Self Harm Awareness Month – March 2017

10 Mar by HPA/LiveWell Clinical Psychology

Self-harm affects over 2 million individuals every year, in the United States alone. Yet, because of the stigma surrounding self-harm, it is often considered taboo to talk about. It is, perhaps, because of this lack of discussion, that there remains huge misinformation regarding self-harm. HPA/LiveWell, in Albany, New York strives to be an active participant during self-harm awareness month and beyond, in changing the misconceptions through education.

For more information on self-harm statistics, click on this link.

What is Self-harm?

The term self-harm refers to any intentional self- inflicted behavior that causes injury to that person. Self-harm also has the potential to afflict anyone, as it crosses all age, gender, race, and religious boundaries.

There are many different self-harm methods people use, including cutting, burning, pulling hair, scratching, etc. These self-injury behaviors are often used as a means to cope with overwhelming emotions stemming from depression, anxiety, or other mental illnesses.

Click on the following links to learn more about depression and/or anxiety.

For many, self-harm creates a calming affect or gives an individual a sense of control when they may be feeling out of control. Essentially, self-harm is an attempt at instant release from emotional pain.

Warning Signs of Self-harm

Whether you think someone close to you might be self-harming, or you simply want to learn more, knowing the warning signs of self-harm is important. Warning signs of someone who might be self-harming include:

  • Frequent and unexplained injuries, such as cuts or burns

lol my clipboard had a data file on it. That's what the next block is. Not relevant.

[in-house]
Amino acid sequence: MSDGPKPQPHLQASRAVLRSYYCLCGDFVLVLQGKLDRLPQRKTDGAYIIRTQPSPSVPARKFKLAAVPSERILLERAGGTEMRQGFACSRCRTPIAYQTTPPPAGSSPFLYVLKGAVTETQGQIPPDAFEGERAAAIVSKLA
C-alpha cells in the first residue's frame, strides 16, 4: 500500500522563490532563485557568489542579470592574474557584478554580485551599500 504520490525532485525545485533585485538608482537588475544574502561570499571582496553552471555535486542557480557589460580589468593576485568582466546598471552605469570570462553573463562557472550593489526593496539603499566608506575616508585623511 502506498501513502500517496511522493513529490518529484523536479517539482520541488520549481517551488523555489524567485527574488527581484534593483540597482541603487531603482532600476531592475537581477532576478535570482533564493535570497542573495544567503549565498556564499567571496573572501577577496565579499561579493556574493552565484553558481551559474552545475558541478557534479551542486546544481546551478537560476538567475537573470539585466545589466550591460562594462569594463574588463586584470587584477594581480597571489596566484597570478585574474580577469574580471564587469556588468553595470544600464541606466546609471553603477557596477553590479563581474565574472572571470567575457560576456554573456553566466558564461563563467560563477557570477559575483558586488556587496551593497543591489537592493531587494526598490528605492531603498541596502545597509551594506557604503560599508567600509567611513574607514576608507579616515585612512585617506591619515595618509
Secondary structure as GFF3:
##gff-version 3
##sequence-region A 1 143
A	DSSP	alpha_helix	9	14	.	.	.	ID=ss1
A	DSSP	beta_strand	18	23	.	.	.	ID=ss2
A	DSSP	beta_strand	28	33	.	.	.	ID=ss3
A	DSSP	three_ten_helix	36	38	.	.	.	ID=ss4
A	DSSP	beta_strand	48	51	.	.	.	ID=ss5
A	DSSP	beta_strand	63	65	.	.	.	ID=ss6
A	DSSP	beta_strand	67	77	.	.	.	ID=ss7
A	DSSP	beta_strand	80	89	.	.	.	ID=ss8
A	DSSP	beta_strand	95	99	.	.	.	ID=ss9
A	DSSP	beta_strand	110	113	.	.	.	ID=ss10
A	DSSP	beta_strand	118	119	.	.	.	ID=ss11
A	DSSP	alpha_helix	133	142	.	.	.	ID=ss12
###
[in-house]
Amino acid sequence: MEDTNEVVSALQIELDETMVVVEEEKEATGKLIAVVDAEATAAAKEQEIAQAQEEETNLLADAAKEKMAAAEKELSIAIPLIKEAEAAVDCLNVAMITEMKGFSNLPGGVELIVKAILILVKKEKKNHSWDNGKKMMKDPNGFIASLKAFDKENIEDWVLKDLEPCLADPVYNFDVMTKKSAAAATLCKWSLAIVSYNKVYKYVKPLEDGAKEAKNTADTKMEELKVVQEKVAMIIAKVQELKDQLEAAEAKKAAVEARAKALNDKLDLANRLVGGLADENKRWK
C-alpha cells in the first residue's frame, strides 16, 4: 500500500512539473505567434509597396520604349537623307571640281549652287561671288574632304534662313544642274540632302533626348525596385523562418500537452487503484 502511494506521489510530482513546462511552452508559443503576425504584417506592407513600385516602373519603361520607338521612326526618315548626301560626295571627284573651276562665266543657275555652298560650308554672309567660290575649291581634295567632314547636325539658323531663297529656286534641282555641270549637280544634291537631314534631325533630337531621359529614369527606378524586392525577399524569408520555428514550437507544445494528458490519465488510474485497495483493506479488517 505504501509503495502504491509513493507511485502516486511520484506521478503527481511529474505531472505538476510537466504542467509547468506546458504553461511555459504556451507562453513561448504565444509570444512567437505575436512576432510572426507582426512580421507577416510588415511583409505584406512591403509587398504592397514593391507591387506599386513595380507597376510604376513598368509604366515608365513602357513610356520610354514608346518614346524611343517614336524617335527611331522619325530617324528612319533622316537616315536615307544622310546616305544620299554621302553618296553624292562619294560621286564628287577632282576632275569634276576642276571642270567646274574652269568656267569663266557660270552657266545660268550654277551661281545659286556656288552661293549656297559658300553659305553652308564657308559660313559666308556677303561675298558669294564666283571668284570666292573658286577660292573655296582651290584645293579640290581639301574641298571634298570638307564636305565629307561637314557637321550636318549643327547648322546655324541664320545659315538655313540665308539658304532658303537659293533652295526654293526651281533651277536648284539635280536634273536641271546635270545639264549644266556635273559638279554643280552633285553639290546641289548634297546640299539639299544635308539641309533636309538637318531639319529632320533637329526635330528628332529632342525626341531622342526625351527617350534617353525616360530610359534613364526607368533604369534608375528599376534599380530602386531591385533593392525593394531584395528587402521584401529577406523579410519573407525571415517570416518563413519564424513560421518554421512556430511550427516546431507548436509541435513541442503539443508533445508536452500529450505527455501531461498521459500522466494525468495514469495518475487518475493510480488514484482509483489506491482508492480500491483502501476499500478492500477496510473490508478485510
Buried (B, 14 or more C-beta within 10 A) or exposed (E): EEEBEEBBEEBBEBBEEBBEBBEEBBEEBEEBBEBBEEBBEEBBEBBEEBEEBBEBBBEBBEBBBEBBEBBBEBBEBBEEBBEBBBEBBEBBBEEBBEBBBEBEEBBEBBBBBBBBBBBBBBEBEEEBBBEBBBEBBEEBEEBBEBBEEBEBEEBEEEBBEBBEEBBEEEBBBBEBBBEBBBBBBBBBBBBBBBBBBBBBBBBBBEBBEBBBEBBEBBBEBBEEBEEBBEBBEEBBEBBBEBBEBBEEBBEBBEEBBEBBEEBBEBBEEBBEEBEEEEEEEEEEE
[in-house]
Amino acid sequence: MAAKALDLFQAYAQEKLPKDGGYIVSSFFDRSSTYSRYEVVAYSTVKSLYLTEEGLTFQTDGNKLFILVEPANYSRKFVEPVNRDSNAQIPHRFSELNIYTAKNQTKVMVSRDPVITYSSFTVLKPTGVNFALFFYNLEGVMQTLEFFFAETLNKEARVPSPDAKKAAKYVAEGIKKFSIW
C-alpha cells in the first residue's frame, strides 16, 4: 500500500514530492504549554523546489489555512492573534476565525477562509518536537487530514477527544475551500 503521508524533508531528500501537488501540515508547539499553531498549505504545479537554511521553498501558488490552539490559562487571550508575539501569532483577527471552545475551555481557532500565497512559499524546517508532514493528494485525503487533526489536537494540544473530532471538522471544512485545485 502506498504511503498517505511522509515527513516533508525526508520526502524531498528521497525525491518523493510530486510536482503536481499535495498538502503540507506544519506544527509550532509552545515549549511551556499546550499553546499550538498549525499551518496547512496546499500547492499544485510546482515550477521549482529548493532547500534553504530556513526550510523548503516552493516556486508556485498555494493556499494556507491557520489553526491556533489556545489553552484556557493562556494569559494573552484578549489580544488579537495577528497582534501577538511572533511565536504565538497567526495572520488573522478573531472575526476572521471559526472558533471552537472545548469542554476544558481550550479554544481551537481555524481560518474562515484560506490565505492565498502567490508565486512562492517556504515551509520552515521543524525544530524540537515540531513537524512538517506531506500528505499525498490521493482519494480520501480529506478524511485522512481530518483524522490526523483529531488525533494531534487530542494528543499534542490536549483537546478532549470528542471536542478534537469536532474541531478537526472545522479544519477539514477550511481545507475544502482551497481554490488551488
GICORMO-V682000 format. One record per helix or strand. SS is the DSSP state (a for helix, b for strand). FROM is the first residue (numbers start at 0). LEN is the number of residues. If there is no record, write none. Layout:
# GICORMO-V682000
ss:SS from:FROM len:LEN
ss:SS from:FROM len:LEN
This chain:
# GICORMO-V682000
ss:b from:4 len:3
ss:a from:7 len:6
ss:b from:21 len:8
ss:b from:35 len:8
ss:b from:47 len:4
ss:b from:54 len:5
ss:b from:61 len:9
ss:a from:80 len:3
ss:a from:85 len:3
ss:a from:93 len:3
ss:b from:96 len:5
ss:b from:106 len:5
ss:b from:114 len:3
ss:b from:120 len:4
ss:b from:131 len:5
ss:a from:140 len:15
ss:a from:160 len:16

• Increased isolation or avoiding social settings
  • Poor functioning in daily activities, including work or school
  • Difficulty managing emotions, or dealing with depression or anxiety

Although knowing the warning signs is significant, it is important to understand that individuals who self-harm are often secretive. People struggling frequently go to significant lengths to conceal any physical signs of the self-harm. This means, they may wear clothing that provides coverage, such as long pants and long sleeved shirts. Alternatively, they may choose to self-harm in areas of the body that are not readily visible, such as the inner thigh or stomach areas.

For more information on self-harm warning signs, click this link.

How Can You Help?

The importance of self-harm awareness month is to fight the stigma through increasing awareness. By providing education on self-harm, fear and judgment will begin to diminish, allowing compassion and understanding to grow.

If you currently struggle with self-harm, or have in the past, you have the opportunity to make a significant difference. Sharing your self-harm stories is a great way to contribute towards the push for awareness and education.

Yet if you have no personal experience with self-harm, but know someone who is currently struggling, there are still things you can do.

  • Do encourage the person to speak up about his or her self-harm.
  • Do take the person’s self-harm seriously. It is NOT about attention seeking.
  • Do be someone who is a non-judgmental and compassionate listener.
  • Do encourage the person to seek treatment.

Self-harming behavior is extremely harmful, physically, mentally, and emotionally. Education is vital in the the push towards awareness, improved treatment options, and ultimately eradication.

If you or someone you know is thinking about seeking treatment for the first time, read this article to find out more about what to expect.

To find out more about treatment options, contact HPA/LiveWell today.